Saturday, December 10, 2005

Trouble at the Church of the Nativity...

From the Telegraph:
If pilgrims worshipping in the Church of the Nativity look up at the roof,
they will see a battlefield threatening the future of one of Christendom's most
holy sites.
Squabbling over crucial roof repairs between the three Christian
communities who share custodianship of Jesus's birthplace is endangering the
1,500-year-old basilica.
Large holes in the 500-year-old lead roof have let rainwater flood inside
for years. It streams down the walls and threatens to wash away Crusader-era
murals and destroy Byzantine mosaics.
A botched repair by the Greeks, in
which the roof was given a waterproof lining, has created new problems as
condensation now eats into the plaster and rots wooden beams.
The most
authoritative survey for decades found that the wood was so badly damaged that a
large truss was only being prevented from crashing to the floor by
But while the three communities accept that repairs are needed,
mutual suspicion means they cannot agree on how to carry them out.
The first basilica around the grotto marking Christ's birthplace was built
in the 4th century by Emperor Constantine the Great. The existing structure
dates largely from a 6th century reconstruction by Emperor Justinian.
Christian buildings in the Holy Land were sacked by the Persians in about 620
but the Church of the Nativity was spared because The Three Wise Men on an
external mosaic were believed to come from Persia.
Schisms led to shared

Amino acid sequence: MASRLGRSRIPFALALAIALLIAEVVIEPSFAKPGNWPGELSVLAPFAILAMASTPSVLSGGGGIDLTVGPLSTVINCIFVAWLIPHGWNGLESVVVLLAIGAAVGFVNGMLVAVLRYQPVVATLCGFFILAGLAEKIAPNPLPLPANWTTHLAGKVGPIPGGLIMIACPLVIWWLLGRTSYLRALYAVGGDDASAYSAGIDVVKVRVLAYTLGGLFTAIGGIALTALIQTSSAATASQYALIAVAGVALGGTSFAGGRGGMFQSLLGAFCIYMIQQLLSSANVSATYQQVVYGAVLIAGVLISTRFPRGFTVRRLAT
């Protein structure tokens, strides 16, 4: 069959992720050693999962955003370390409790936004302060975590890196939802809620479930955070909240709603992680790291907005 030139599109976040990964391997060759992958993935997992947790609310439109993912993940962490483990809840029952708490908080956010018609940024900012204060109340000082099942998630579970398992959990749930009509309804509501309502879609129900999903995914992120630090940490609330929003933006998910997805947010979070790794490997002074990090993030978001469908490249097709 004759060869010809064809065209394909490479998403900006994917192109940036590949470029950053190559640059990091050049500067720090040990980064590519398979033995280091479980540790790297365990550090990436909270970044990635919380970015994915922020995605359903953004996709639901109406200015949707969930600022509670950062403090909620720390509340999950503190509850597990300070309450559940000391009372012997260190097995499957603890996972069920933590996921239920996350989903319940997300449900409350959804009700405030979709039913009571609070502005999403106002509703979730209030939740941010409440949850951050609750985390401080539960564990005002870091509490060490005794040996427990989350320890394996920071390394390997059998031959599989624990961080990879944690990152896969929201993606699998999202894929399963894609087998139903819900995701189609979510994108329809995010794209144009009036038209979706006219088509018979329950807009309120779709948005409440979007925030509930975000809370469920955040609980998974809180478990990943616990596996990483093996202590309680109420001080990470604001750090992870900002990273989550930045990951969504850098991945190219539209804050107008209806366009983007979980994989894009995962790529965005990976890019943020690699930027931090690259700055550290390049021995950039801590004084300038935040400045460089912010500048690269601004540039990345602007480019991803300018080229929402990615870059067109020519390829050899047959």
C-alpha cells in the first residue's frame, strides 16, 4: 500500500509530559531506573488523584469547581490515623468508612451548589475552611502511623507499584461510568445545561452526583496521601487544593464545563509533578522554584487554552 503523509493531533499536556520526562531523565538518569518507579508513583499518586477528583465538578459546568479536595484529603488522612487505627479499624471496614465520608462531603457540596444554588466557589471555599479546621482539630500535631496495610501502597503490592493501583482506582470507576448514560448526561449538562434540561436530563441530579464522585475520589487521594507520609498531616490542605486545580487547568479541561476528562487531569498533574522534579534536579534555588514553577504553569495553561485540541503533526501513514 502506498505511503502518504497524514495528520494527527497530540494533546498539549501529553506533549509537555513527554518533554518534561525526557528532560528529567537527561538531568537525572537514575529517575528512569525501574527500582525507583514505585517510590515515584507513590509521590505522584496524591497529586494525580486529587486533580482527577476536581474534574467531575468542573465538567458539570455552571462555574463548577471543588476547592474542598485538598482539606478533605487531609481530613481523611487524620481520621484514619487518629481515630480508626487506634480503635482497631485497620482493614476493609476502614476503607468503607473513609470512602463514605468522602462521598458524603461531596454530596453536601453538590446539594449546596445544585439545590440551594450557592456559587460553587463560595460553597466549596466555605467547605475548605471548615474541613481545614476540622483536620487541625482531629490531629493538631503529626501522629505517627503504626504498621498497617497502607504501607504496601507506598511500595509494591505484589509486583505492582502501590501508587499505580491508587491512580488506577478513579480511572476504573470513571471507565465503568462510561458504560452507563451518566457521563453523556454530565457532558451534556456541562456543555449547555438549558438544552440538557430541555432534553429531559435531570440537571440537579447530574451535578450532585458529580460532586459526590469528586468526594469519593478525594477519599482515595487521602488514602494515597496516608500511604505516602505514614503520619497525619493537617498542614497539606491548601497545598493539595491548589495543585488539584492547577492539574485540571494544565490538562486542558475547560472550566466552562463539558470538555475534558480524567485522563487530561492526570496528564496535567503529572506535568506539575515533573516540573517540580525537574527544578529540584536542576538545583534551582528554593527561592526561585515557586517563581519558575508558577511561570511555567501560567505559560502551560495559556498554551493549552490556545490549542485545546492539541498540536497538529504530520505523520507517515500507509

custodianship between the three Christian communities. Visitors today see
Franciscans in cassocks walking past cowled Armenian monks through clouds of
Greek incense.
The Armenians and Franciscans each claim ownership of a third
of the church but the Orthodox Greeks disagree, saying that as descendants of
the Byzantine founders they should enjoy majority rights.
According to a 1852
Ottoman diktat all three communities must be given a key to the lock on the
front door of the church.
Three years ago the Greeks angered the others when
they changed the lock one night under cover of darkness. They argued that the
diktat grants the others keys but not the right to use them.
Rows between the three communities have maddened outsiders before. After
the British conquered Palestine in 1917, an army officer found that the Greeks
had built an ugly wall in front of the basilica's main icon screen.
officer, Ronald Storrs, discovered that the three communities all agreed the
wall should be taken down but not on who should pay for its removal. "I was
allowed the honour of effecting the payment myself,'' he later wrote.

The Ottoman agreement governing the Holy Places is known as the 'status quo' and has remained unchanged despite the passage of over 150 years and several 'regime changes' in the area. There is always a Palestinan Authority policeman on duty in the sanctuary of the Church of the Nativity, and he is just the latest in a line of policemen who have been in that place uninteruptedly since the Sublime Port gave the order for a continuous police presence in the basilica in 1873 when the Greeks pillaged the grotto of the Nativity which was in the care of the Franciscans (8 franciscans were wounded) - no subsequent authority has revoked the order.
In 1847, the silver star that the Franciscans placed on the site of the Nativity was removed by the Greeks. The subsequent tensions between France and Russia contributed to the start of the Crimean War.

1 comment:

Eugene Caul said...

Churches have the best architecture. They all have their own histories and people cherish all of 'em. When something goes wrong, people often try to maintain the structure without applying drastic changes to it.